‘I, Tonya': Margot Robbie Dazzles as ‘White Trash’ Olympian But Allison Janney Takes the Gold

TIFF 2017: Director Craig Gillespie plays in the mud with American scandal

“And that’s the f—ing truth.” That’s the parting line from Margot Robbie as Tonya Harding in Craig Gillespie’s “I, Tonya,” a delirious, laugh-out-loud revisiting of the famous Olympic scandal, which held its world premiere in Toronto on Friday night.

In 1994, the self-labelled “redneck” figure skater was embroiled in an international incident when her ex-husband Jeff Gillooly conspired to injure Harding’s biggest competitor for Olympic gold, Nancy Kerrigan.

The fallout got Harding banned from skating for life, and became a notable skirmish at the dawn of celebrity and 24-hour news.

The source material is not necessarily the truth, as a title card told the audience up front that the film was based on “irony-free, wildly speculative interviews” with Harding and Gillooly (played empathetically by Sebastian Stan).

We meet “White Trash Tonya” at age 3, when her mother, LaVona Golden (Allison Janney), marches her out onto an ice skating rink (cigarette in hand) demanding the pros start training her prodigy-daughter immediately.

Janney’s abusive, profane deadpan brought the house down at Toronto’s Princess of Wales Theater. True, her LaVona is uncaring, verbally and physically abusive, but she’s also somehow endearing as a diner waitress determined to “make my daughter a champ.”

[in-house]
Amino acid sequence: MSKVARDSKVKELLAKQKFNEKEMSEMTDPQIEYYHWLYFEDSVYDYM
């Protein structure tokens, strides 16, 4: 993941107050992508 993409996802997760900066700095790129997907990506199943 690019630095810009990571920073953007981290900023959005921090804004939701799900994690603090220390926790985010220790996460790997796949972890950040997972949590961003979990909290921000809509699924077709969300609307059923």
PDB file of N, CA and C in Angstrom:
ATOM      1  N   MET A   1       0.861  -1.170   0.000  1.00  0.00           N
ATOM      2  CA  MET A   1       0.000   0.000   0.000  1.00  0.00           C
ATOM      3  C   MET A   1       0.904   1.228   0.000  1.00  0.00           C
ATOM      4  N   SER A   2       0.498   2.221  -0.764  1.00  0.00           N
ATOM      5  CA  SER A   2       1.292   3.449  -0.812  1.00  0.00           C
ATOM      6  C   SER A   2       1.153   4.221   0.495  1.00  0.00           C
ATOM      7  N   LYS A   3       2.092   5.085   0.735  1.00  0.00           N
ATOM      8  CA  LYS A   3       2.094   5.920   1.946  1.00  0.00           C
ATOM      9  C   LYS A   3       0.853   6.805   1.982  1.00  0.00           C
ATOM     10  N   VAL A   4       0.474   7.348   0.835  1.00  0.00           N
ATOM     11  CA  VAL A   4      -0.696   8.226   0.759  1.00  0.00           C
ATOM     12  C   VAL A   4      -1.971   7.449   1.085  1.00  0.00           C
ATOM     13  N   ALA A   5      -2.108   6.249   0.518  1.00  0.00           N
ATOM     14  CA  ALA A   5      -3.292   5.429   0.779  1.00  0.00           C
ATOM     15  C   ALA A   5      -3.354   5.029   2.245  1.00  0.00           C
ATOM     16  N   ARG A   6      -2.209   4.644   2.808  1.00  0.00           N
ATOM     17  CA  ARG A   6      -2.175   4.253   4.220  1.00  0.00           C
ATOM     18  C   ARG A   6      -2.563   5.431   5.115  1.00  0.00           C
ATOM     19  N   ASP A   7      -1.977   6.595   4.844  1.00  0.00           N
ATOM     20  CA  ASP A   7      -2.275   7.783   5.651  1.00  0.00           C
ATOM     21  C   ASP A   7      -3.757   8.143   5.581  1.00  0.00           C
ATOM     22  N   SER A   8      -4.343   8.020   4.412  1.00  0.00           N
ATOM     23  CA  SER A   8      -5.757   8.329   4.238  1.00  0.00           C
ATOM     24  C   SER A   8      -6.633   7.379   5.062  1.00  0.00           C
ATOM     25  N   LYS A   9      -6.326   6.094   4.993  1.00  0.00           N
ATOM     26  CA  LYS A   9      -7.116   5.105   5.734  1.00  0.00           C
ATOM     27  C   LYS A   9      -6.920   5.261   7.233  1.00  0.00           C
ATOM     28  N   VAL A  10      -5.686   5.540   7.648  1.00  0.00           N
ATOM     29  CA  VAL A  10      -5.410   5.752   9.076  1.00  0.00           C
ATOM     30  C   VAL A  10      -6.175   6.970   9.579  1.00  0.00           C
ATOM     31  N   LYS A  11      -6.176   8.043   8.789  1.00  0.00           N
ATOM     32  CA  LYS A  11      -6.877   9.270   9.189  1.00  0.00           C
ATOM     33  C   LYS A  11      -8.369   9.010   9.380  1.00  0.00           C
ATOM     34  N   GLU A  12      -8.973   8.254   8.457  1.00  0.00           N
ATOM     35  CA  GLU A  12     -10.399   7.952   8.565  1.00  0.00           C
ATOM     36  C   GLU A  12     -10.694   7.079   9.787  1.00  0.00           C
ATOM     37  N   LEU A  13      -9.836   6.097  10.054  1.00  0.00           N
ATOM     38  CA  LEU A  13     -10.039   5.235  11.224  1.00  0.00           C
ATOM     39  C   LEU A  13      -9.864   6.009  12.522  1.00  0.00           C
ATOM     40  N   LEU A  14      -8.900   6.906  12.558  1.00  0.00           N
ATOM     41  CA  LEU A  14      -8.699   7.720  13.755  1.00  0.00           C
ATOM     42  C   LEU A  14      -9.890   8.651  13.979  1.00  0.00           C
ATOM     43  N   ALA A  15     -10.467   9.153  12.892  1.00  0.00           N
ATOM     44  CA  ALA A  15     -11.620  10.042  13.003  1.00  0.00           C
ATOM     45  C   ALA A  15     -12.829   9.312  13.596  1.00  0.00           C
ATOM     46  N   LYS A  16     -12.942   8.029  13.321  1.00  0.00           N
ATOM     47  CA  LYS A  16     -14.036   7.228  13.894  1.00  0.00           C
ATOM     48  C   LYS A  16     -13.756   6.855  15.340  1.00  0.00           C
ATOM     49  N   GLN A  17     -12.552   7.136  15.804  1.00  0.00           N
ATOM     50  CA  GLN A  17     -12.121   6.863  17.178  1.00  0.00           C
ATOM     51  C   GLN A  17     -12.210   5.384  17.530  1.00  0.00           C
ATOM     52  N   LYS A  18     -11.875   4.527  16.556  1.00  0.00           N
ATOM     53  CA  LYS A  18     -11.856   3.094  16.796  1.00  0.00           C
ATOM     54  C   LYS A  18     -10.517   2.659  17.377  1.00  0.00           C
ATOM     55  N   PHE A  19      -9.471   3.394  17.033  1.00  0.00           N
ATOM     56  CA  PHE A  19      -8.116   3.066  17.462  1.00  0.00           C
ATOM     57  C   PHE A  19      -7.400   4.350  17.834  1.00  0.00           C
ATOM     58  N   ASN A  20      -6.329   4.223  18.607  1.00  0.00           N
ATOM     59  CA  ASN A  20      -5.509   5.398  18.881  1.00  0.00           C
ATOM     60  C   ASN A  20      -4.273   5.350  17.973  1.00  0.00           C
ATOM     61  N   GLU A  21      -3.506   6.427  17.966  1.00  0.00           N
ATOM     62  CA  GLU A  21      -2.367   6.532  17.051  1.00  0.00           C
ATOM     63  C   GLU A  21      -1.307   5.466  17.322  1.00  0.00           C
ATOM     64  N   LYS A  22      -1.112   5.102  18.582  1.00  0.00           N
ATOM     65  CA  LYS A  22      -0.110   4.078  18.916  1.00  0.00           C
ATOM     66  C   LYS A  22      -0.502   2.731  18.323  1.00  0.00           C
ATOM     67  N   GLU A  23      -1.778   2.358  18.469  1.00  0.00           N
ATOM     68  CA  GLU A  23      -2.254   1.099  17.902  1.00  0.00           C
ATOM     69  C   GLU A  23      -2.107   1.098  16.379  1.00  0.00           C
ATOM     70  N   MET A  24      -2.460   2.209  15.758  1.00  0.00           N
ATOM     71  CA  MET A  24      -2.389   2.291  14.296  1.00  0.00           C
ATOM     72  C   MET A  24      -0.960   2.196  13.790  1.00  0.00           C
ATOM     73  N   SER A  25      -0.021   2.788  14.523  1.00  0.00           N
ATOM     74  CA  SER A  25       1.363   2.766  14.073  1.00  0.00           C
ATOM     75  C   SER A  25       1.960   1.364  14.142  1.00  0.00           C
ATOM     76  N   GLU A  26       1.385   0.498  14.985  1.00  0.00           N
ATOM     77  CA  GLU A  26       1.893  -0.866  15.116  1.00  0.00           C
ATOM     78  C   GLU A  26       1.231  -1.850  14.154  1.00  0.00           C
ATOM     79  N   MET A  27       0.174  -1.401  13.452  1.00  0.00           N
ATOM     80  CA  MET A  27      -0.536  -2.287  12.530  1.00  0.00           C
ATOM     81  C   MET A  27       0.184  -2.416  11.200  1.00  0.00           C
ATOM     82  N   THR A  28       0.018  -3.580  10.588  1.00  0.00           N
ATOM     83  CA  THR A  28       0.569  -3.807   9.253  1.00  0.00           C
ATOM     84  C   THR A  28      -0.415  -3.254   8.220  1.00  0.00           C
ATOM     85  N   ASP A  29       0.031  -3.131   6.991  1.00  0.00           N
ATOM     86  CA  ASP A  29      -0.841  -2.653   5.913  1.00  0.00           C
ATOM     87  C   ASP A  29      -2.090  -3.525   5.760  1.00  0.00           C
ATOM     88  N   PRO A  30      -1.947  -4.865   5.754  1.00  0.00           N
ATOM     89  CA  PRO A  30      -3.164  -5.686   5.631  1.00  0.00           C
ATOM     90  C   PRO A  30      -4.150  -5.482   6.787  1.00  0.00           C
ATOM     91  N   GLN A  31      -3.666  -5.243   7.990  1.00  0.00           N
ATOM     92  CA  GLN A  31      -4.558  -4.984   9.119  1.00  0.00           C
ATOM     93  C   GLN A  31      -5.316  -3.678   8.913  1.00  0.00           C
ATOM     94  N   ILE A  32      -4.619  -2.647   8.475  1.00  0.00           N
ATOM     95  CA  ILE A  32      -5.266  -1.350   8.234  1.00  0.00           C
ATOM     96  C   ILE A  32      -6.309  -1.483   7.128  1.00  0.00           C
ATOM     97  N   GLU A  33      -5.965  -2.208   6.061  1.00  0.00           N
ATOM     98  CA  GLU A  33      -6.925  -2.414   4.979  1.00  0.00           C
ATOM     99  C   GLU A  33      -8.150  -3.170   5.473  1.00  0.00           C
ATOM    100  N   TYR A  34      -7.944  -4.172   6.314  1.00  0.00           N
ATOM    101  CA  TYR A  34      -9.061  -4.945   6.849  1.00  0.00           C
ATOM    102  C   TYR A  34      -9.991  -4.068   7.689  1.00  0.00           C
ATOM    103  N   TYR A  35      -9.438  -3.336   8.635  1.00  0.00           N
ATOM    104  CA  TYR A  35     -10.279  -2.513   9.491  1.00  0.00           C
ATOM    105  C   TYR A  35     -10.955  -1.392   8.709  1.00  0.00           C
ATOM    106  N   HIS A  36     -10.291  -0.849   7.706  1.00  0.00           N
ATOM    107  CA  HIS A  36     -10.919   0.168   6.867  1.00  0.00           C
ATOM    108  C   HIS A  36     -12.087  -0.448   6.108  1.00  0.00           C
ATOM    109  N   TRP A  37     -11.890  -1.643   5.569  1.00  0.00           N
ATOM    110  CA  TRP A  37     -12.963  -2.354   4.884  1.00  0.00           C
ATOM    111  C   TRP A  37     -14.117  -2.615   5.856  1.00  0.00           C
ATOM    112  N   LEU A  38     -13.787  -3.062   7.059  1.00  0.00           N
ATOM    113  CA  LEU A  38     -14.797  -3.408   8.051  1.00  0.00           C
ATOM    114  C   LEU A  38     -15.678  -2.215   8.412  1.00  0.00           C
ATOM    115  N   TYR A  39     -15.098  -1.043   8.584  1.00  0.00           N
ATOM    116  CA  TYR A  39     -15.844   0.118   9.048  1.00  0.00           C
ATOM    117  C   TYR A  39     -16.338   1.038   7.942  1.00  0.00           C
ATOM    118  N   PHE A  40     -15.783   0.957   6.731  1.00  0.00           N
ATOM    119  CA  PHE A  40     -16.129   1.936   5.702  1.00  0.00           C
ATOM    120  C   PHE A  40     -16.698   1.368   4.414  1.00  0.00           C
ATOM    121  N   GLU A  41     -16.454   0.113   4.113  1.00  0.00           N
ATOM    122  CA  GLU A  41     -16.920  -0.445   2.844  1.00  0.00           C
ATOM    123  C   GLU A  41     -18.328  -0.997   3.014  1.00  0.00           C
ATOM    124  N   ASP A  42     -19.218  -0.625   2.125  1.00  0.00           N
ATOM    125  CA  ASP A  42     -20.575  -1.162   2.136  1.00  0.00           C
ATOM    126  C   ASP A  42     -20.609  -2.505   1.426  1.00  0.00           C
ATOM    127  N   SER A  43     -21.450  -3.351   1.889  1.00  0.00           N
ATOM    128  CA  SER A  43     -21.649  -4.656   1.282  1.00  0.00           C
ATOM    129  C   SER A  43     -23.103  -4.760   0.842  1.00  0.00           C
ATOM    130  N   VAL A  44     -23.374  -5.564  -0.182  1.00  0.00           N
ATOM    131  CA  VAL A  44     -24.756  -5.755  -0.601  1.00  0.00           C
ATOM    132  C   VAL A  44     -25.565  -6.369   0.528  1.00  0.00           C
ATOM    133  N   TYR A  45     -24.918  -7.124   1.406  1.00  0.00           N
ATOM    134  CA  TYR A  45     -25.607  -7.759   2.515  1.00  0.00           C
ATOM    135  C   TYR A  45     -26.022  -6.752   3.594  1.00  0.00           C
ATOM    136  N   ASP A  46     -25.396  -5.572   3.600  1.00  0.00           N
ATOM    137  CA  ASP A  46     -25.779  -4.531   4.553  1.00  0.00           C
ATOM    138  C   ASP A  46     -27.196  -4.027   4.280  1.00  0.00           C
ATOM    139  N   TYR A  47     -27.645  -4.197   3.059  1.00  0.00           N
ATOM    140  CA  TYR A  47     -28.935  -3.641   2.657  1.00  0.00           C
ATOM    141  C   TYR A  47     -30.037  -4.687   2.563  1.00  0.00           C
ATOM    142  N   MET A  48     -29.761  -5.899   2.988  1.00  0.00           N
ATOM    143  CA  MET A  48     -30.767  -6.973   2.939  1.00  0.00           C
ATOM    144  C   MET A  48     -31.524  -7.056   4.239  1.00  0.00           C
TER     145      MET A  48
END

Mr. Harding bails on the women, leaving skating as Tonya’s only ticket out of her poverty-stricken childhood. Flash-forward to age 15 and Harding has fallen in love with Gillooly, who she’ll soon marry and later divorce.

Robbie then brings Tonya into her 20s, and in interview segments at age 40, which marks a long arc of transformation. Let’s be honest, who could picture the stunning Robbie as the stubby, 5-foot-1 Harding, especially later down the line? But the actress and producer pulls it off  like a triple axel (with an assist from prosthetics and body padding).

Scenes of domestic violence from Harding’s marriage are shocking, but shot swiftly with video game choreography so they don’t linger long. On top of the physical abuse, Gillooly would also architect the hit on Kerrigan (barely visible in this film, for what it’s worth) though no character in this American fable has the intelligence to pull it off.

What’s most interesting is Harding’s rise through a system that hates her: Figure skating judges balk at her use of crass rock n’ roll music for performances, her homemade costumes (as a child, Tonya makes a fur coat from rabbits she shoots with a BB gun) and her potty mouth. But she persists and wins.

The film demands audience participation by repeatedly breaking the fourth wall. Robbie brings a brand of vinegar we haven’t seen in her previous work, and it illuminates a long-forgotten trainwreck.

A postscript on screen says that Tonya now builds and restores decks in Michigan. We’ll take their word that it‘s the f—ing truth.